The broad-based S&P 500 stock index is poised to deliver its best August performance in almost 35 years as the rally that began in late March continues headlong.
Through Friday, the S&P 500 has gained 7.24% in August — the highest monthly showing for that month since 1986.
August’s strong performance comes on the heels of a spring-summer rally for the index – it surged 12.7% in April, gained 4.5% in May, edged up 1.8% in June, then jumped 5.5% in July. All of these gains have take place amid the unprecedented calamity of a global pandemic, the shutdown on untold hundreds of thousands of businesses and high unemployment.
Indeed, from the lows of late March, the S&P 500 has surged 56.79%.
Investor confidence has also been boosted by the anticipated arrival of a vaccine for COVID-19 by late 2020 or early 2021.
“August is going to come out looking like capital markets are endorsing a U.S. cyclical recovery,” Nicholas Colas, co-founder of DataTrek Research, said in a note.
However, Colas pointed out that the S&P 500’s August rise was largely driven by a 17.67% monthly surge by tech behemoth Apple (AAPL). In fact, since March lows, Apple shares – the largest component of the index by far — have skyrocketed 123.5%.
Excluding Apple, the S&P 500 would be up about 4% in August.
“This [outperformance by Apple] meaningfully skews everything from tech sector returns to growth/value performance spreads and even the S&P 500′ s August return,” Colas said.
Some analysts worry that the rally has been pumped up artificially by massive federal stimulus and a few high-flying tech stocks, but James Paulsen, chief investment strategist of The Leuthold Group, is bullish on the market.
“People think there is no legitimacy to the rally, and they’re wrong,” Paulsen said. “Look at retail sales, or the [Institute for Supply Management data], or housing, or auto sales. Look at the improvement in unemployment claims. They’re all bouncing.”
Paulsen is highly optimistic about the U.S. economy’s near-term prospects.
“We may have an 18% improvement in [gross domestic product] in the next 12 months, and that also would be an all-time high,” he said. “That is going to bring in the broader market along with it. You are going to have a major league shift in profitability into those cyclical names.”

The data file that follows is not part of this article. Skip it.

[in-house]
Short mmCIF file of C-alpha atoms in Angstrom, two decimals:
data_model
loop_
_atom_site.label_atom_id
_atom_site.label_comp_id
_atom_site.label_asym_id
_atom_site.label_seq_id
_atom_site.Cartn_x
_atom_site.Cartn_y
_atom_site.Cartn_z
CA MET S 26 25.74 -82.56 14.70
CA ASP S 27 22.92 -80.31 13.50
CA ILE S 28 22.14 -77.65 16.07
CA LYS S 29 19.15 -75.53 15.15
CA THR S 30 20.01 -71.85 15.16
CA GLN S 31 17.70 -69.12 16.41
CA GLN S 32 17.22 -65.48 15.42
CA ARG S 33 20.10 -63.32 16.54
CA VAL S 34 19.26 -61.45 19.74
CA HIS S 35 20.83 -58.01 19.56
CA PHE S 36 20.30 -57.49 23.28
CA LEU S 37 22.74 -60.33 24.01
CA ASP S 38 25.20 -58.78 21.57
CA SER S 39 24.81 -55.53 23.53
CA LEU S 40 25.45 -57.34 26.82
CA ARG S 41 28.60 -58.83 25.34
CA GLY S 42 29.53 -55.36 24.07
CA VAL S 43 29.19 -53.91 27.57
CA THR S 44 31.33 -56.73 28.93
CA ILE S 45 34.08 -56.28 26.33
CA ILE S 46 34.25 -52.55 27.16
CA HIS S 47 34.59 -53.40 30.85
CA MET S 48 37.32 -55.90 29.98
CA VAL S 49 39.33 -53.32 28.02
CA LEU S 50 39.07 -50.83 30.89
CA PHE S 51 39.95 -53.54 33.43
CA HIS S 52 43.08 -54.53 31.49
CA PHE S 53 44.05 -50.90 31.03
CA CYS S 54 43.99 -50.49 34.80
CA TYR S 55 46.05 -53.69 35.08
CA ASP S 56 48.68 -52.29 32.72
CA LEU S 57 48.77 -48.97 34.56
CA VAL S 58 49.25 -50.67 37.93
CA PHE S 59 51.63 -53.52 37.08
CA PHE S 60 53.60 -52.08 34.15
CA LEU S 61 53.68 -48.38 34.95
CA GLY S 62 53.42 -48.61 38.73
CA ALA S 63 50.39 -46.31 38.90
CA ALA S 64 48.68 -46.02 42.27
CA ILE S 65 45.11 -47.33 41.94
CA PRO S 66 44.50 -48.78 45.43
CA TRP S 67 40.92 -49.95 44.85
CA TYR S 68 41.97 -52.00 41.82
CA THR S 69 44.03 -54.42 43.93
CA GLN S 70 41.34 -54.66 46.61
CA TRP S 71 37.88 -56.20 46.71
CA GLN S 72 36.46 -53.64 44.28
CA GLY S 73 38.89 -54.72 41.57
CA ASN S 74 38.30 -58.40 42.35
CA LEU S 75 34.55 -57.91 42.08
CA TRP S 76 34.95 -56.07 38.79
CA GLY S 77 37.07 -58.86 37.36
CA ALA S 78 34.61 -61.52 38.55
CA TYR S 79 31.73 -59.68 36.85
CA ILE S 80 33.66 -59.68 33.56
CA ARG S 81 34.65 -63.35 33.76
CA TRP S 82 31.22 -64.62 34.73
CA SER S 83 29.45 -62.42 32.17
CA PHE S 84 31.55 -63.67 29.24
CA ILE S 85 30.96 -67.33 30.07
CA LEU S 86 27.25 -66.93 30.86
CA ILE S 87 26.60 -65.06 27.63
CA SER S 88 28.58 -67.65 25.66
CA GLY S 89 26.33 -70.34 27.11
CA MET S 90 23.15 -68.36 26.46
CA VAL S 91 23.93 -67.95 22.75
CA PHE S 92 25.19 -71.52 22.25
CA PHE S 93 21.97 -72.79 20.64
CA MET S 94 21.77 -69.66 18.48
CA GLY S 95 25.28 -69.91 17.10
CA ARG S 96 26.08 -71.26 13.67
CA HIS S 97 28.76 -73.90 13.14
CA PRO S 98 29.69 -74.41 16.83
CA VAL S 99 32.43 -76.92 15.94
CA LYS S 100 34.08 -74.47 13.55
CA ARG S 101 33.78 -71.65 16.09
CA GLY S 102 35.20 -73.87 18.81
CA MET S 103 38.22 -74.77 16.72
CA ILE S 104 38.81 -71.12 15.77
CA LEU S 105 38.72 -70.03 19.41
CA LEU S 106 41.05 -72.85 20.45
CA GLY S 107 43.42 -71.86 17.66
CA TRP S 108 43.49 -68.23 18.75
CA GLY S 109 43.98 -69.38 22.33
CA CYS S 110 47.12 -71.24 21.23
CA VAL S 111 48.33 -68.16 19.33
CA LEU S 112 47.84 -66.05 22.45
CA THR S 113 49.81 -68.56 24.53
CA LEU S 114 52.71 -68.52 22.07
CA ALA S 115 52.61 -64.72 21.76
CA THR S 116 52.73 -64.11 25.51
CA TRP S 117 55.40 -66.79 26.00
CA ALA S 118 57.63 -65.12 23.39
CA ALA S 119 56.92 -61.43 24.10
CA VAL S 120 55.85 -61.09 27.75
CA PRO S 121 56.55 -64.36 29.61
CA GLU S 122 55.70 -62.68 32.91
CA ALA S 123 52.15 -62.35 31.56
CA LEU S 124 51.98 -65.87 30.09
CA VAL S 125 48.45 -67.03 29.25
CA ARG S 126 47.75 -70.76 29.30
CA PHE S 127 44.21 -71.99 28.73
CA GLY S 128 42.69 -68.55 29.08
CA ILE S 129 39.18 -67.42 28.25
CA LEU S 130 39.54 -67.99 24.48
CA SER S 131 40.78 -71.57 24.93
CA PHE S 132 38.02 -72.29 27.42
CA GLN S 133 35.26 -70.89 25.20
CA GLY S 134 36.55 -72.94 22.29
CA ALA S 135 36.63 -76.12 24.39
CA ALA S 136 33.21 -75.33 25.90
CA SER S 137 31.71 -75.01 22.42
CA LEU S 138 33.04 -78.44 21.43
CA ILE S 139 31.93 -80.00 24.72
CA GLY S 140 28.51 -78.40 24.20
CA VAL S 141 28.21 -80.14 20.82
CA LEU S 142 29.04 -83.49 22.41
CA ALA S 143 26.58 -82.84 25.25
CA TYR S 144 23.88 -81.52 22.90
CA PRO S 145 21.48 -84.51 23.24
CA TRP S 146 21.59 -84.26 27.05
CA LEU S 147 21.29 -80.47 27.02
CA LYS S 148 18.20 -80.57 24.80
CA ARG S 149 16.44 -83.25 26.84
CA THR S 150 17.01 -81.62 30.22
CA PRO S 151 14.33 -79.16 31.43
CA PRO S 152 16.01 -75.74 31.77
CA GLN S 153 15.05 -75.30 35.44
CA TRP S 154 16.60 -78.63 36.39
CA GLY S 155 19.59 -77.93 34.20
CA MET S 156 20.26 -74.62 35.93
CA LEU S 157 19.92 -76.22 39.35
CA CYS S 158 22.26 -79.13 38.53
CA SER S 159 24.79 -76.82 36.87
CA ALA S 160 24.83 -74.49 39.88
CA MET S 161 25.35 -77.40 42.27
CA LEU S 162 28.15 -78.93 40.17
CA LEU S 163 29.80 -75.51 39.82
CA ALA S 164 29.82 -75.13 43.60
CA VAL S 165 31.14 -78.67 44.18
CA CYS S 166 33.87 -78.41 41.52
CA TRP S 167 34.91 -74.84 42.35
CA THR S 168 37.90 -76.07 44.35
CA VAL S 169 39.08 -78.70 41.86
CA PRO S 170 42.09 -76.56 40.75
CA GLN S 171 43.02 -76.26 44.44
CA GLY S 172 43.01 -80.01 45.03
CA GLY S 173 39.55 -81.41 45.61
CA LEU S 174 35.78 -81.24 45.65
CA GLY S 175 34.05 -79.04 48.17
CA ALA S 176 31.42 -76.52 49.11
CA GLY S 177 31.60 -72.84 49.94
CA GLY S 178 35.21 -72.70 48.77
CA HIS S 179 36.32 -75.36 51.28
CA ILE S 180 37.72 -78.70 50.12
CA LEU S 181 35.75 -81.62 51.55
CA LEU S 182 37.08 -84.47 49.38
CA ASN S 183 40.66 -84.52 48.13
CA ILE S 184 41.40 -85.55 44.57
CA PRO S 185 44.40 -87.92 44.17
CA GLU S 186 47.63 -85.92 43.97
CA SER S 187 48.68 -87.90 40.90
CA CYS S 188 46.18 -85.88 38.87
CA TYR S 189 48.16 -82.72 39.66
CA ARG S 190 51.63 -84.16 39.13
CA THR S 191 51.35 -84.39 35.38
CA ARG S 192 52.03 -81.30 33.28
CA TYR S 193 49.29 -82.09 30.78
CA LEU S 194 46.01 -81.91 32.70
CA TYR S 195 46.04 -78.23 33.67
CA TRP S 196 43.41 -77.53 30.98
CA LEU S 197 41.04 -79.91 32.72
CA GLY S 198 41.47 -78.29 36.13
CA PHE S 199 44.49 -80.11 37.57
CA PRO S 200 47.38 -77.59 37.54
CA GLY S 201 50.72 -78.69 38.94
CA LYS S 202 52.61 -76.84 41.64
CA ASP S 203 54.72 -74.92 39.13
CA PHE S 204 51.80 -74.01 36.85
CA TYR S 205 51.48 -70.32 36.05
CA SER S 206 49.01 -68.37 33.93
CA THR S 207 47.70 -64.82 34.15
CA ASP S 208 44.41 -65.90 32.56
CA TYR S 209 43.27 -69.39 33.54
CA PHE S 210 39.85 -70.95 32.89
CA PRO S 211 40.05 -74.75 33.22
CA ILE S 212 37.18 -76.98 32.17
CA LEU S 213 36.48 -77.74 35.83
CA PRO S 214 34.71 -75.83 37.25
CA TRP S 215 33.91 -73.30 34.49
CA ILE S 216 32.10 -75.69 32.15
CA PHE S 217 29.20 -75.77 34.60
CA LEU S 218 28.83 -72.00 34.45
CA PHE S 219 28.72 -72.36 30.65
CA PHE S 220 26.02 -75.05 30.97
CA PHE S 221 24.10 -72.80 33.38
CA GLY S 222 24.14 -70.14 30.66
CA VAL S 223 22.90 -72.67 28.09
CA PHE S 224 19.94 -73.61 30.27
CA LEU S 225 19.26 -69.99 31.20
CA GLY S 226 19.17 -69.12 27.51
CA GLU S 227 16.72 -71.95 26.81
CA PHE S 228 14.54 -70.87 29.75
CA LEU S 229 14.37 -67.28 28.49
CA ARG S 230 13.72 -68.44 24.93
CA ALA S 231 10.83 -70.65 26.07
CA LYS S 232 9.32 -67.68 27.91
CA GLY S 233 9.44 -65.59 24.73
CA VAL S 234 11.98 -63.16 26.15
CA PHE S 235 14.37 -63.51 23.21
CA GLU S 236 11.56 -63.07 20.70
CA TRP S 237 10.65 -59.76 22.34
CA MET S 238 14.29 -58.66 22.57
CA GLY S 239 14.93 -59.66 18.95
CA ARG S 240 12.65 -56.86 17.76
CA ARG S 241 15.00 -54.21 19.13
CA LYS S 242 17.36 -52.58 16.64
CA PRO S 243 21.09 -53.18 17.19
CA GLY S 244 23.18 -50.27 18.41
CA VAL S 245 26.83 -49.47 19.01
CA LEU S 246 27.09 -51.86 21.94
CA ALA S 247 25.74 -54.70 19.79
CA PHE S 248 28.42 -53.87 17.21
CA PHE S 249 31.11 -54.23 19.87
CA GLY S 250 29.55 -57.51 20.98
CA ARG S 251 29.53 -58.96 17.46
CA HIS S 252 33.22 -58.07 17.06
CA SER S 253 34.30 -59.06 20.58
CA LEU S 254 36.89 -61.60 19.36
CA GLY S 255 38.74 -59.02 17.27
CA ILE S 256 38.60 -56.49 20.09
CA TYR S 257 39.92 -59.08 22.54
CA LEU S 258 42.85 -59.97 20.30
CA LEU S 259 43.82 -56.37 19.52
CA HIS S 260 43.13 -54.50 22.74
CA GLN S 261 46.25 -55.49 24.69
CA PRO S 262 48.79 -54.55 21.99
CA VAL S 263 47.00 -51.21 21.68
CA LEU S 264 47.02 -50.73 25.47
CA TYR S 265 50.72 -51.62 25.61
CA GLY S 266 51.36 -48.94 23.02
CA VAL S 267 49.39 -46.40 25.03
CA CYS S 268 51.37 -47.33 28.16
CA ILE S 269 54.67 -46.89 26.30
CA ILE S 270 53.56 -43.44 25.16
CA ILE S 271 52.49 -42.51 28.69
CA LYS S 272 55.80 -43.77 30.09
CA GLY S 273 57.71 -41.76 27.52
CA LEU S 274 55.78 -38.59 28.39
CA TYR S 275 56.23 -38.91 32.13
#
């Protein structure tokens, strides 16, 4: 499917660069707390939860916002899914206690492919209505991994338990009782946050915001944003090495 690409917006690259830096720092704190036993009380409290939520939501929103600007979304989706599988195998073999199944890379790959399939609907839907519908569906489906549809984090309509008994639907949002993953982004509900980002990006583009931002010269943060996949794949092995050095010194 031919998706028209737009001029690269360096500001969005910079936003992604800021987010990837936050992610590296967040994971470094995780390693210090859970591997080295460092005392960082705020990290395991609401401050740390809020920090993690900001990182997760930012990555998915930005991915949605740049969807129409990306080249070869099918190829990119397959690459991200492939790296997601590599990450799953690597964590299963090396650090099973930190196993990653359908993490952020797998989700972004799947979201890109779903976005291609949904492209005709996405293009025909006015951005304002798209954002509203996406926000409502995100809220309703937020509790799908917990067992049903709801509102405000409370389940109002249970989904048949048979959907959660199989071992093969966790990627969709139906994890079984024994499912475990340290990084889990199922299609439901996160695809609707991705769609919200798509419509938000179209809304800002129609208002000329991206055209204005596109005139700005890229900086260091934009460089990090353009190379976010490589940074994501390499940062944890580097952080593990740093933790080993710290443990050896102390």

David I. Kass, clinical professor of finance at the University of Maryland in College Park, Maryland, told International Business Times that the primary factor behind the rally has been the federal stimulus packages.
“The Federal Reserve [has expanded] its balance sheet along with parallel actions taken by Congress and the Treasury,” he said.
This rebound, he noted, has been led by the five largest tech stocks – Apple, Amazon (AMZN), Microsoft (MSFT), Google-parent Alphabet (GOOG), and Facebook (FB). Together, they represent 25% of S&P 500 total market capitalization.
“The tech stocks have led this rally as they have both benefited from the current pandemic-induced stay at home economy, are projected to have strong growth in the years ahead, and have balance sheets with very little debt,” Kass explained.
“Since fixed [income] assets, like short-and long-term bonds, offer negligible yields, stock market investments are an attractive alternative,” said Kass.
“Since stock prices reflect expectations about the future, investors expect the economy to grow substantially during the rest of the year and continue growing next year,” James R. Barth, the Lowder eminent scholar in finance at Auburn University, told IBT. “The rapid movement to online shopping due to COVID-19 has led to far greater increases in the stock prices of more technology-oriented companies.”
Hernando Gomez, a principal at accounting firm MBAF, told IBT that it took the S&P 500 index only 130 trading days to recover from the bear market between February and March.
To put things in perspective, Gomez added, a typical peak-to-peak recovery takes an average of about 1,500 trading days, so the current speed of the market recovery might signal other variables playing along.
“The digital transformation has been expedited in great part due to the pandemic,” he added. “As demand shifts continue to be more evident, the tech segment may continue leading the growth.”
But Steve H. Hanke, a professor of applied economics at Johns Hopkins University, who served on President Ronald Reagan’s Council of Economic Advisers, told IBT that the real fuel behind this year’s stock rally has been the collapse in the real interest rate.
“The 10-year Treasury Inflation Protected Securities, TIPS, are now yielding a stunning minus-1%,” he said. “This has lifted all [stock price] multiples across the board. After all, a multiple of 40 generates an earnings yield of 2.5%, and even a multiple of 50 still generates an earnings yield of 2% – both well above minus-1%. As long as real yields stay in negative territory, multiples will remain elevated.”
TIPS are Treasury bonds that are indexed to an inflationary gauge designed to protect investors from the decline in their money’s purchasing power.
As for the near-term outlook, Kass noted that since Fed Chairman Jerome Powell announced a policy change Thursday, which is likely to lead to near-zero interest rates indefinitely, that “the stock market rally is likely to continue through the rest of the year.”
Kass also noted that if there is a Democrat sweep in the White House and Congress, then “there will very likely be a second, more generous, stimulus package. This should boost the economy and stock market.”
Whether the stock market rally will continue will certainly depend on the outcome of the presidential election, Barth said.
“Who becomes president will determine the policies that will be implemented over the next four years and the two nominees have quite different policies in mind,” he said.
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